The legal industry is slowly increasing its usage of social media platforms; about one-third of the ‘AmLaw 100’ law firms are on Twitter.
LexisNexis recently commissioned a report on the social media engagement of 110 law firms across the world. Here are some interesting highlights of the firms that were audited:
- 35 firms have registered Twitter profiles, 24 are being used for broadcasting news;
8 have yet to be used; and 3 are being predominantly used for interaction at the time of the audit
- Of the 85 law firms that have registered on LinkedIn, 27 have created their own ‘LinkedIn Groups’
- Only 12 use YouTube
- Sydney and New York have the highest numbers of legal bloggers
The breakdown by region:
After not being there for a year, American Law Reports are back up on Lexis. Enjoy browsing!
Access the news release here.
The ABA recently released the 2008 Legal Technology Survey Report, which showed that the number of lawyers doing online research is larger than ever, and the majority of them are using free online sources, rather than the traditional Westlaw and Lexis.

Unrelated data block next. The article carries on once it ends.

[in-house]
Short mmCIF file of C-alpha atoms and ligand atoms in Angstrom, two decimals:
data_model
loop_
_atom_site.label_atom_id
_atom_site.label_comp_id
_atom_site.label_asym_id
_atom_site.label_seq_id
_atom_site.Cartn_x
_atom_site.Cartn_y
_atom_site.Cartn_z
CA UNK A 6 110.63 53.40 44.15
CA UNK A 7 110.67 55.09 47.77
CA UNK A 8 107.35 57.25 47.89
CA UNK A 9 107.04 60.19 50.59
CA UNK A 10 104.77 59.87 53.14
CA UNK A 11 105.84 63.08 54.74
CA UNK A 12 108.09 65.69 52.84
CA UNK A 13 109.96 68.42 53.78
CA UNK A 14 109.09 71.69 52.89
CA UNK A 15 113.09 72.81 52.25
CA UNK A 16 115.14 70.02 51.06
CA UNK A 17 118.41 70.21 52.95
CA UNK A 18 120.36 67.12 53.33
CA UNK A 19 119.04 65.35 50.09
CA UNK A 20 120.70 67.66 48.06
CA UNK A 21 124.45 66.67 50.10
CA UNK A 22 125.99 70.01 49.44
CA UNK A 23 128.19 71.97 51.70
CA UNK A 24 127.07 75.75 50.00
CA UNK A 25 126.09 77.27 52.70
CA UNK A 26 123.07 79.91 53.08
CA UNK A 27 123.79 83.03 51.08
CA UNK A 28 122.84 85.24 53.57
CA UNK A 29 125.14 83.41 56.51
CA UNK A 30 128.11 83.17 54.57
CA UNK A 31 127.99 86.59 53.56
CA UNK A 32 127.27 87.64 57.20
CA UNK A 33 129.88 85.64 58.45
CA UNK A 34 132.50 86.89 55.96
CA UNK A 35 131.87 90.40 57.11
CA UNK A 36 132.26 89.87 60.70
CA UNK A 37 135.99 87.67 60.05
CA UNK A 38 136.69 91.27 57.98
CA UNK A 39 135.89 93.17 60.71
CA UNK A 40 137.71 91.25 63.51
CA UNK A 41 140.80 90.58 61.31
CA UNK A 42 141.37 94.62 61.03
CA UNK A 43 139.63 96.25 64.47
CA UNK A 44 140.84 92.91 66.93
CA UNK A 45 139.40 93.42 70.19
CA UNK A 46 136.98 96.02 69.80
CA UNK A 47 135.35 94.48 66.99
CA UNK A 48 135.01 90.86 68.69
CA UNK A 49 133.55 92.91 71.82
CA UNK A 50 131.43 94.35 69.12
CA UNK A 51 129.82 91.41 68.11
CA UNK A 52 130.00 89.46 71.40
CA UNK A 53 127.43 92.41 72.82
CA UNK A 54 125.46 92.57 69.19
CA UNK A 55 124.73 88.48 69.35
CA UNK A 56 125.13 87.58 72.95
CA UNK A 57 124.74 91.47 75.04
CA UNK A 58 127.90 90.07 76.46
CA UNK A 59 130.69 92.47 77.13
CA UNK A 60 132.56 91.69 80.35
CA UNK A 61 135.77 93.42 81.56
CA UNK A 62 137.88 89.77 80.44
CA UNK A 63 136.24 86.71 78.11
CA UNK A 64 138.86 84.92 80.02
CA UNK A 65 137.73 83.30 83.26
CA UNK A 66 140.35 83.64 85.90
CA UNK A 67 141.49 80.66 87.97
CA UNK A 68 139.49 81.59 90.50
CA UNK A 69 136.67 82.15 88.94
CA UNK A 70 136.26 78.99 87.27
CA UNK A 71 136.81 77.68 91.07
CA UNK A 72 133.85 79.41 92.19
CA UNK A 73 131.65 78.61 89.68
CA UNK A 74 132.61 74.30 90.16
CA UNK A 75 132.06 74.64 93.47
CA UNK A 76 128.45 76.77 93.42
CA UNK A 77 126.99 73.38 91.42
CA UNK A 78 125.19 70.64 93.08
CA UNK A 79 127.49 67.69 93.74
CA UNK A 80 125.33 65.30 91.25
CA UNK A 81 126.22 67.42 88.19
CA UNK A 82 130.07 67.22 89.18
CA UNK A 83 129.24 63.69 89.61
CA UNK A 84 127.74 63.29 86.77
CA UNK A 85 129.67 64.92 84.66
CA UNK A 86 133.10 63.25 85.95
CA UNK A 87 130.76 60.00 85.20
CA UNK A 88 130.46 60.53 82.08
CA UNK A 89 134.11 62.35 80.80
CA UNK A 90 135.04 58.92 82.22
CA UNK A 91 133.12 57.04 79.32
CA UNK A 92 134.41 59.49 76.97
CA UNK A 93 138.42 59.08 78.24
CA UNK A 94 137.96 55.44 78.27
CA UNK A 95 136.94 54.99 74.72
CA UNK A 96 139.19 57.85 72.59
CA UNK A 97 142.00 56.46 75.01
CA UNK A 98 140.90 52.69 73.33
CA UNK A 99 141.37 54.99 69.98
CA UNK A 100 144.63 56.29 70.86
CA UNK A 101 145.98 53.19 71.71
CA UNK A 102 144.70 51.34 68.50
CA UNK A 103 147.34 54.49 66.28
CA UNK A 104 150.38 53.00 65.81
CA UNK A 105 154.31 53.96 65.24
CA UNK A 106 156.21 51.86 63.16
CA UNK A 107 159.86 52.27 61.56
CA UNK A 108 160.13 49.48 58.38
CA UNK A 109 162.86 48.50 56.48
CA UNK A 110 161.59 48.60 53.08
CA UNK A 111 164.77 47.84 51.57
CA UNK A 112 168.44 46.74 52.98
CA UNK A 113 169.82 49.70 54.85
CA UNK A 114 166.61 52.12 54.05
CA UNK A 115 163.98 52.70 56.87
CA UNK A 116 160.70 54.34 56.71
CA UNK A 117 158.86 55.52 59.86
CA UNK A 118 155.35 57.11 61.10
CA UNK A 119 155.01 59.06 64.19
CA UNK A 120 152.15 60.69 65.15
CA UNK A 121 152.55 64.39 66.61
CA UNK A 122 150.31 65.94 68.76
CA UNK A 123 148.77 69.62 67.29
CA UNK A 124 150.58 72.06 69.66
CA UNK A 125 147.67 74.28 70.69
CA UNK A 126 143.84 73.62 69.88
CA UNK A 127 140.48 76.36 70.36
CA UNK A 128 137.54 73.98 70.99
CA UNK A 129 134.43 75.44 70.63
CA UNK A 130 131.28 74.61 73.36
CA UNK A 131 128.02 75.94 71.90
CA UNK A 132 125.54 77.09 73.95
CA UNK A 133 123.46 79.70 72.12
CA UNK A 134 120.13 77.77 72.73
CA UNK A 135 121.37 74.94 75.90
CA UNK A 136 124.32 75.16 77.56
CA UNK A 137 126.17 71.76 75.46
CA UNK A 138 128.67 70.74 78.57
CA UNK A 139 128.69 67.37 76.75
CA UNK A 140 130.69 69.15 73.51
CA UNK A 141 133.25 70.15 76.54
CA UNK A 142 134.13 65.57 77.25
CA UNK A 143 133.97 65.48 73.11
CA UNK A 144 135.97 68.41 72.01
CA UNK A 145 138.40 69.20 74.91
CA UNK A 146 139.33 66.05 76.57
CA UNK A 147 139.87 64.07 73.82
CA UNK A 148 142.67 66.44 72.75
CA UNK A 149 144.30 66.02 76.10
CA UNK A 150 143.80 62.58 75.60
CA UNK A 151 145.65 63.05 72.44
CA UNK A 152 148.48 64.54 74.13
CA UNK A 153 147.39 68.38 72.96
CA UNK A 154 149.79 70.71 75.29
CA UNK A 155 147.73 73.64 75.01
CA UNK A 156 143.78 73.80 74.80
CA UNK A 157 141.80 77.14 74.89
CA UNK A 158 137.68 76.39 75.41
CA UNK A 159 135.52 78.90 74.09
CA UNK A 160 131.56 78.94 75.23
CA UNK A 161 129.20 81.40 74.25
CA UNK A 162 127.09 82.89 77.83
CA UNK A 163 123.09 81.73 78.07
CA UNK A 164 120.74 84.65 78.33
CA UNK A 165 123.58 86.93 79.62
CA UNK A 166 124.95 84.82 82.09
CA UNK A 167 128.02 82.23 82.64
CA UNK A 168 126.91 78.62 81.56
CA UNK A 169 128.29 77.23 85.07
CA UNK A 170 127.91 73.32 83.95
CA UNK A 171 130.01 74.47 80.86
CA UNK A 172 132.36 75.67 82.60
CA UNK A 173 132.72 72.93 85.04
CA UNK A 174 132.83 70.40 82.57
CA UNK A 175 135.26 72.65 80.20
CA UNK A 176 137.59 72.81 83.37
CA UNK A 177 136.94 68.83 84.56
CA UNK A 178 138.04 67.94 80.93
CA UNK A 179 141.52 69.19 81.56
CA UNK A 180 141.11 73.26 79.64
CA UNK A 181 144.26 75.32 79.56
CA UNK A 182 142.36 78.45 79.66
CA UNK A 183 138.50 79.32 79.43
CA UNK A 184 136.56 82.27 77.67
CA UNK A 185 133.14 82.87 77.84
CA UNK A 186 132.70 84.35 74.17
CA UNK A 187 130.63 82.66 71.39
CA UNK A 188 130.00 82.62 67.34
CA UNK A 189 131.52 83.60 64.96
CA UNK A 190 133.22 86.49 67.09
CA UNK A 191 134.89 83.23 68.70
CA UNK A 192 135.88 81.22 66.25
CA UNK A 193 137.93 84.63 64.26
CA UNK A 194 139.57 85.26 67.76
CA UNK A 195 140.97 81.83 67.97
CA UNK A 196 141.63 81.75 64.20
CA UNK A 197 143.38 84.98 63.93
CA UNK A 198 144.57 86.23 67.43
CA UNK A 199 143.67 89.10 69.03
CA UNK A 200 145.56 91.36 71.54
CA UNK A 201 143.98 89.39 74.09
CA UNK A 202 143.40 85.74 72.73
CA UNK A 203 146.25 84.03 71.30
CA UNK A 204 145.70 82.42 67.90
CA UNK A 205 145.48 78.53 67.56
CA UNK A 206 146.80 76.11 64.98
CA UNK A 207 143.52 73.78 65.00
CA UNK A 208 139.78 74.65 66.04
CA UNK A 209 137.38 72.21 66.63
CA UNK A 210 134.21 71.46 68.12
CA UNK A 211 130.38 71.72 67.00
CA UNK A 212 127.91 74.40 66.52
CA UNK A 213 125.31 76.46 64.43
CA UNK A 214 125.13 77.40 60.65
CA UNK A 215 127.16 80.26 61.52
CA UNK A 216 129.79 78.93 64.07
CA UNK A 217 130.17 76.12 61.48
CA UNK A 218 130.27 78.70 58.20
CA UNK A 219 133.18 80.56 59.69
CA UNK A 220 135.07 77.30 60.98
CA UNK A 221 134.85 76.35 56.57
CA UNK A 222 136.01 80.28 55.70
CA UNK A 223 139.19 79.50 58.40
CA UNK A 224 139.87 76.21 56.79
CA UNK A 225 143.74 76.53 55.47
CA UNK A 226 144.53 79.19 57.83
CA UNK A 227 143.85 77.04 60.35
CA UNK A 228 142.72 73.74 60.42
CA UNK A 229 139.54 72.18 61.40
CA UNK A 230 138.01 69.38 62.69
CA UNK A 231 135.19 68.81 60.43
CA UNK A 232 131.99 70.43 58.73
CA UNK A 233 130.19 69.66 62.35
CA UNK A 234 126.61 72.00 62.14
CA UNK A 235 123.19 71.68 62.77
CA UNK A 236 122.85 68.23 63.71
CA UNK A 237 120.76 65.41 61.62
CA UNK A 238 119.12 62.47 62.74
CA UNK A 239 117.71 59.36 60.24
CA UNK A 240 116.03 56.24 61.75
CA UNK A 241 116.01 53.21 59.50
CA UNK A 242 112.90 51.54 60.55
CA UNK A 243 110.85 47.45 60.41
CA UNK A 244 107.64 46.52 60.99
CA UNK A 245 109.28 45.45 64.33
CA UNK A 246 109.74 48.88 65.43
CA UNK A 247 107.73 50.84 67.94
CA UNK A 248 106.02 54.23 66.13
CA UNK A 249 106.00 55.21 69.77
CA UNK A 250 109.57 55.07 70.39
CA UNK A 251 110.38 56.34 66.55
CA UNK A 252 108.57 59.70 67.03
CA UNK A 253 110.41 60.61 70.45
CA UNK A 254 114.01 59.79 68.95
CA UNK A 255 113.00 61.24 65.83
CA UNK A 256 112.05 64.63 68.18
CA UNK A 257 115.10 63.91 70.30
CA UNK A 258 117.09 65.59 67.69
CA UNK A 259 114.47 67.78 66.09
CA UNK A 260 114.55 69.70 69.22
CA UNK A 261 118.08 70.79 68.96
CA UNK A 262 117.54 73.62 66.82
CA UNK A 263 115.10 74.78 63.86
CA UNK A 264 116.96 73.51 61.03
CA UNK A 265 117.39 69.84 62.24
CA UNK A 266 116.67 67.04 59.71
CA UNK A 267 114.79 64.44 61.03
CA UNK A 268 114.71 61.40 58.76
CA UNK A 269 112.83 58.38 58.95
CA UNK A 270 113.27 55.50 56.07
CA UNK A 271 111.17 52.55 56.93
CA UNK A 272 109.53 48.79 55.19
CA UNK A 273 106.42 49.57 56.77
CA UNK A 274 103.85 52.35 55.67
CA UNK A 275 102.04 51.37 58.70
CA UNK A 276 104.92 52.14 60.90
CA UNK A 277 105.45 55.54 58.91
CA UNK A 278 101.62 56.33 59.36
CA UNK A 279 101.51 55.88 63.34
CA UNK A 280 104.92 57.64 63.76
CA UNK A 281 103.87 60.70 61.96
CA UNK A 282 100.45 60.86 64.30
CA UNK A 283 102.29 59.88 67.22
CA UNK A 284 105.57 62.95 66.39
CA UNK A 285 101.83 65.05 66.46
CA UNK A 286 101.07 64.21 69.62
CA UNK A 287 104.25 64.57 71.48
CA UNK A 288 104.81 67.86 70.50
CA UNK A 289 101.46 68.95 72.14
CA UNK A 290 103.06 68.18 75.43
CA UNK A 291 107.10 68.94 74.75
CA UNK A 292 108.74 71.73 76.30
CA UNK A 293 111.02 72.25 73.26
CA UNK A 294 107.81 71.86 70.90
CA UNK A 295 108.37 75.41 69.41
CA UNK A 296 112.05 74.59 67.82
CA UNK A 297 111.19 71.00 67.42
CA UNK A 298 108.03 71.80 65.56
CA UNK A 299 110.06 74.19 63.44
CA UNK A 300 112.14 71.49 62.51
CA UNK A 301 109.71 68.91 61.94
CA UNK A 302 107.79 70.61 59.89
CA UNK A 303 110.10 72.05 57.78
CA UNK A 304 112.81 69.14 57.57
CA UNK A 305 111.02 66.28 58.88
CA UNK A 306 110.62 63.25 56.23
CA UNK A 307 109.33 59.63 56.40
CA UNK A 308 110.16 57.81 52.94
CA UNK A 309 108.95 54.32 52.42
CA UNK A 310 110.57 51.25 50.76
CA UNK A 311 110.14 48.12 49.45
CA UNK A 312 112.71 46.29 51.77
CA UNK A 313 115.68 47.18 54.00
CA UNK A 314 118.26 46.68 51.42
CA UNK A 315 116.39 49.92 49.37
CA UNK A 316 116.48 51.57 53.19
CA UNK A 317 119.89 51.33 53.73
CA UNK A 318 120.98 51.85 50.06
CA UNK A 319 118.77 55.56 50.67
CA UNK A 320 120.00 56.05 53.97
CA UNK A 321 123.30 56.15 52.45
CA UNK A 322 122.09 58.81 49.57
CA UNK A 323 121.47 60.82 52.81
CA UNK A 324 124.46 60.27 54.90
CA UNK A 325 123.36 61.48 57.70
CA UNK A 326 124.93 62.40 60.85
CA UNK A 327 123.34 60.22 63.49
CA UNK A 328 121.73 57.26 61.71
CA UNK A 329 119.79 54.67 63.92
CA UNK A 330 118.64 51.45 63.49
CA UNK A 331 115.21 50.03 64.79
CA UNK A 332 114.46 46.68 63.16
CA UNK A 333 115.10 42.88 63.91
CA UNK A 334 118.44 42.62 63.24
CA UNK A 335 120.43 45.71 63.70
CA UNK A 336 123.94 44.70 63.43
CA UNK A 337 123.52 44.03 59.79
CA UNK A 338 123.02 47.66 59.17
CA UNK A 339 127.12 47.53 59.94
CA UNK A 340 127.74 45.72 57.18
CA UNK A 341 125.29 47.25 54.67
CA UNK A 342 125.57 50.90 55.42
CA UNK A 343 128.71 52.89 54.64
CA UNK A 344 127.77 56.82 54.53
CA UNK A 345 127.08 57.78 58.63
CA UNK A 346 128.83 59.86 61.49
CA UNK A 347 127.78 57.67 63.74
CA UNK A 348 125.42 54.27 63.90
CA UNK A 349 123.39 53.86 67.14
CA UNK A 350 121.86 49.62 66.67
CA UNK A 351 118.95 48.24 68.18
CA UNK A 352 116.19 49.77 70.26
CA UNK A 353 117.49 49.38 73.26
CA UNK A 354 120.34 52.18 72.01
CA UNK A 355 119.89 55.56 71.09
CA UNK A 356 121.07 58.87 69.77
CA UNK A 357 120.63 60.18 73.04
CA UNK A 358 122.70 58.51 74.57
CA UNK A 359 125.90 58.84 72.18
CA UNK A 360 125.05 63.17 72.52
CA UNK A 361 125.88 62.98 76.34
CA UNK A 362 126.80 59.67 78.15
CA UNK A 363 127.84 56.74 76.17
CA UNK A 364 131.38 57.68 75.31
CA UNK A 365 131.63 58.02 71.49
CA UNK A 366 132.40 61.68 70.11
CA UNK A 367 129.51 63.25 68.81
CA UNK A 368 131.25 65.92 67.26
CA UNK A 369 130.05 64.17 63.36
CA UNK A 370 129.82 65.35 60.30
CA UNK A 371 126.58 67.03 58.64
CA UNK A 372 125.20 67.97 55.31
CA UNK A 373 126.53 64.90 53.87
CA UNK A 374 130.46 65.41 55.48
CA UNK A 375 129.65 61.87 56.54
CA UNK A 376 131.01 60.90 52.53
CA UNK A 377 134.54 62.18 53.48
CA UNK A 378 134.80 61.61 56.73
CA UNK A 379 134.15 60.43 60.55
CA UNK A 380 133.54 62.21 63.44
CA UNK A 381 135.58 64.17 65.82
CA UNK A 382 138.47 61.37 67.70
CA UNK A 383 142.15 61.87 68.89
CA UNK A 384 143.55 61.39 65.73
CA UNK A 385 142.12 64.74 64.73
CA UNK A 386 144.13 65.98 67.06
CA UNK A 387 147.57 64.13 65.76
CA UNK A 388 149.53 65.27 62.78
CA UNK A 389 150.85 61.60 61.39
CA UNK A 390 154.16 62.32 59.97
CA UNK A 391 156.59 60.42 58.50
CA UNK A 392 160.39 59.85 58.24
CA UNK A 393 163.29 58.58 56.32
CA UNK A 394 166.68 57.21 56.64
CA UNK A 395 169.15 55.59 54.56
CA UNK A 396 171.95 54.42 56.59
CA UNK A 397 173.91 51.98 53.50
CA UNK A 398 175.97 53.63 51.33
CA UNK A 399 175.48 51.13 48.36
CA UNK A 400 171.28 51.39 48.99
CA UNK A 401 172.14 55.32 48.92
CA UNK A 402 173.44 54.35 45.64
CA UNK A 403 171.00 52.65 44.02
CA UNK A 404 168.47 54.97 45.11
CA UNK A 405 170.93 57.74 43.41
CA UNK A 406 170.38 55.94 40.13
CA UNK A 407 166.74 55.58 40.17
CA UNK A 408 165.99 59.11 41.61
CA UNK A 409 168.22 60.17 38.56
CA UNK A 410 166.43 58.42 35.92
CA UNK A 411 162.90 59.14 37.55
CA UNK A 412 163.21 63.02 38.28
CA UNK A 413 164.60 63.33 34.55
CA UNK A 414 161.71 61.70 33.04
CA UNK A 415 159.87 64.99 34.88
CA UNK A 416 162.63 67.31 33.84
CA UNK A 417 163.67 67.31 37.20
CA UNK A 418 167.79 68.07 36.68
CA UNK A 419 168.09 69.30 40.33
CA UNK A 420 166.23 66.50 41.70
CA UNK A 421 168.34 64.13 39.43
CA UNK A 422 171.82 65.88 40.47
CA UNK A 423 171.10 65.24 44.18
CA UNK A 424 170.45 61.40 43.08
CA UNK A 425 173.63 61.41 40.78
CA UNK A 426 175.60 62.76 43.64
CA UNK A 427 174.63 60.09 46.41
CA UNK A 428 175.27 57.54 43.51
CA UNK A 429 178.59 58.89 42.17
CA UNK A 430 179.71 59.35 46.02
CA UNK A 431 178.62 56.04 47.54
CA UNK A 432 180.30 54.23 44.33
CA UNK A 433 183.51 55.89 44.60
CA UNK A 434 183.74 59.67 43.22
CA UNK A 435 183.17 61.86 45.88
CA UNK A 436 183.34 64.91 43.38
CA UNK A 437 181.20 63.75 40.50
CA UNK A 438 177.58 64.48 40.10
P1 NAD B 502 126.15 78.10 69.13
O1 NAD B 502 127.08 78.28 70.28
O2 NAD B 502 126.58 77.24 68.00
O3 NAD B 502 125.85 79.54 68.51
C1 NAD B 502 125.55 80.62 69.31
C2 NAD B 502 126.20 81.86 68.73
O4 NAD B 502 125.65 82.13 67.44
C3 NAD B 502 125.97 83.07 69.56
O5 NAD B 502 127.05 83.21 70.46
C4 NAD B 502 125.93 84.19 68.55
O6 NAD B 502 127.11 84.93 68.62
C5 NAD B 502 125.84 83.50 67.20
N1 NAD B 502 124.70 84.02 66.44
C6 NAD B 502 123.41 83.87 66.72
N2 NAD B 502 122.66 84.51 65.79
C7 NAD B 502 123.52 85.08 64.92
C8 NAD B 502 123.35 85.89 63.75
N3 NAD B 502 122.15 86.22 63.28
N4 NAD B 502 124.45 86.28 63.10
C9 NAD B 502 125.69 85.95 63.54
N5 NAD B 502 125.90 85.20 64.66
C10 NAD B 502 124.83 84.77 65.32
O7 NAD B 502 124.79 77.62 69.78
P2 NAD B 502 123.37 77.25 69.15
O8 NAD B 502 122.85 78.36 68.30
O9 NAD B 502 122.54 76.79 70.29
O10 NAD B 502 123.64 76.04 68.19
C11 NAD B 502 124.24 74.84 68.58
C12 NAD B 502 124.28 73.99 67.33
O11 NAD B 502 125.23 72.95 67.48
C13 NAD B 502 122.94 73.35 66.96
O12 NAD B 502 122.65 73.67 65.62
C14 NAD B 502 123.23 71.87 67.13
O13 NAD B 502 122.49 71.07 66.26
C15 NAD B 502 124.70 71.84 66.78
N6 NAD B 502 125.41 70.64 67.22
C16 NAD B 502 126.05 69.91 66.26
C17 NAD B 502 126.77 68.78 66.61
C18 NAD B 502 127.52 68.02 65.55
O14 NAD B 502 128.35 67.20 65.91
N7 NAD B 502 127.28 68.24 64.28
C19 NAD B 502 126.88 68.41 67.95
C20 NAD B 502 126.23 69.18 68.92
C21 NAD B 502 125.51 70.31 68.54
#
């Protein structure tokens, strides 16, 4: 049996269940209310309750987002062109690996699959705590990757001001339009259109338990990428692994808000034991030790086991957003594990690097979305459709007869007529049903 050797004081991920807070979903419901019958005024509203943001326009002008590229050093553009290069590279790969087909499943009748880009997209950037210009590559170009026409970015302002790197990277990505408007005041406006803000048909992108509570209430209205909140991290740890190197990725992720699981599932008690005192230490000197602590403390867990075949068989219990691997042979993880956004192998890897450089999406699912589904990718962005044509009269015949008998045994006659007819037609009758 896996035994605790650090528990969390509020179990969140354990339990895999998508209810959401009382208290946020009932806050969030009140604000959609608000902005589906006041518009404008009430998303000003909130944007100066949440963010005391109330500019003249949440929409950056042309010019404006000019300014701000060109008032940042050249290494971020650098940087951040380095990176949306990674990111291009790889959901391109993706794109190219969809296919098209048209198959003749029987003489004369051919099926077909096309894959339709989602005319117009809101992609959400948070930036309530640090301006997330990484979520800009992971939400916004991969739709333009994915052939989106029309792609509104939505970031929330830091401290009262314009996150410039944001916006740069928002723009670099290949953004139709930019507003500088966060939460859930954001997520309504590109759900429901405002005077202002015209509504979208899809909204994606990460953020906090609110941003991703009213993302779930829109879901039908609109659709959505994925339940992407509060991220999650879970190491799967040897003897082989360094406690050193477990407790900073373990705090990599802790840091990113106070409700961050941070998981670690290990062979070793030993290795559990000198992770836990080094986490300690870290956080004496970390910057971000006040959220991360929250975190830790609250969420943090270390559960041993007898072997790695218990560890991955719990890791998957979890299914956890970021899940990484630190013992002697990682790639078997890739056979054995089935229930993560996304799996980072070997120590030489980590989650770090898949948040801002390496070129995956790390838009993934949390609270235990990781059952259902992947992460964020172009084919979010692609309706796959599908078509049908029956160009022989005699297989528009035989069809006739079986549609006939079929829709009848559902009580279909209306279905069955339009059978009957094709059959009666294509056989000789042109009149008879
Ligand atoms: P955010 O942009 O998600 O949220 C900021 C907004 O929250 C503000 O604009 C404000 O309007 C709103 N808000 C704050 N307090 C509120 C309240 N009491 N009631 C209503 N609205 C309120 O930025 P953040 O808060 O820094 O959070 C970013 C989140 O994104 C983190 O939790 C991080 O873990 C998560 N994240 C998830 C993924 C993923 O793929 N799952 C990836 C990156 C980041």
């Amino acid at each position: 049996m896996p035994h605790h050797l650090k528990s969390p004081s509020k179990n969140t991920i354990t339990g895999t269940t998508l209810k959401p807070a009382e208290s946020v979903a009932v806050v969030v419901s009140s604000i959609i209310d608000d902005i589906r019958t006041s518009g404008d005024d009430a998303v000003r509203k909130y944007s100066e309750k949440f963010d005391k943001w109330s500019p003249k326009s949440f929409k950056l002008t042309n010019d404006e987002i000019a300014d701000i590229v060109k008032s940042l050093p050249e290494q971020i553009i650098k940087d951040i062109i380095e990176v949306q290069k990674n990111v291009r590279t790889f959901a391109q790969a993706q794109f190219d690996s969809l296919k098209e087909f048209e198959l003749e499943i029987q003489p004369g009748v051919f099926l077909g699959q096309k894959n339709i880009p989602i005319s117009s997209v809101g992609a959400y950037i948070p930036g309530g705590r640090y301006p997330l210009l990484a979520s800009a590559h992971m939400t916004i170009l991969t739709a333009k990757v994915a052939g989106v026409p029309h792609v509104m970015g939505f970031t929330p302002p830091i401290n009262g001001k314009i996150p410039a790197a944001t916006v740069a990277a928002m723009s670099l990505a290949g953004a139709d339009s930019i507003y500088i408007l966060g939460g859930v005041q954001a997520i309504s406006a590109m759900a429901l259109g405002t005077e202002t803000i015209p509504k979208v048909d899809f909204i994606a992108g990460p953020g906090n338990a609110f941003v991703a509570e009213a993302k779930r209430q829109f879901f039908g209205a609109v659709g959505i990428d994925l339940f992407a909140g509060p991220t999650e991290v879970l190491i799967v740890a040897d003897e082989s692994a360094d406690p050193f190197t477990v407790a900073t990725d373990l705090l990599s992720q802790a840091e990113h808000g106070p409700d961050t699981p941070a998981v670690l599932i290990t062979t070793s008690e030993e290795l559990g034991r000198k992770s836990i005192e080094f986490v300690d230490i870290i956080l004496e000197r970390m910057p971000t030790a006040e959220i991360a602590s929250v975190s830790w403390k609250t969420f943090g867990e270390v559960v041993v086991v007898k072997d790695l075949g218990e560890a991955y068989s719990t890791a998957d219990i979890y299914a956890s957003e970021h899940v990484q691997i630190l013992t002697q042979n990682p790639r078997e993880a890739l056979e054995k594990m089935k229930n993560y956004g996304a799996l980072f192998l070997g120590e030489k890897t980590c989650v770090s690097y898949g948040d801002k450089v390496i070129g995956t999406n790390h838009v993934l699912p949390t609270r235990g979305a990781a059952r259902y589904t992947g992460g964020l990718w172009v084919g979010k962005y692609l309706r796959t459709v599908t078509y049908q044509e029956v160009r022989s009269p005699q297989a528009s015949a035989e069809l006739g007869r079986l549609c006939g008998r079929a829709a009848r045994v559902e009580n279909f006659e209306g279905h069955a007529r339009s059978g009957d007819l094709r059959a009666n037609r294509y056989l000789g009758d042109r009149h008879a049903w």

Which leads the Law Librarian Blog to ask law school and firm librarians: Are you showing these lawyers how do to these things? Come on now, where else did they pick this kind of behavior up?
Are Librarians Training Lawyers and Law Students in the Use of Alternatives to LexisNexis and Westlaw?
Lexis is beta testing a new search engine just for law related websites:
LexisWeb’s User Guide tells us how this search interacts with LexisNexis, the giant database of Very Important Things:
“All search results from Lexis Web will contain value-added features
unique to LexisNexis:
• Navigation based on our Search by Topic or Headnote legal
• Navigation based on our LexisNexis SmartIndexing Technology
• Navigation based on legal citations
• Recommended list of sources to search in LexisNexis”
And the best part– while it’s in beta testing, the use of it is completely free.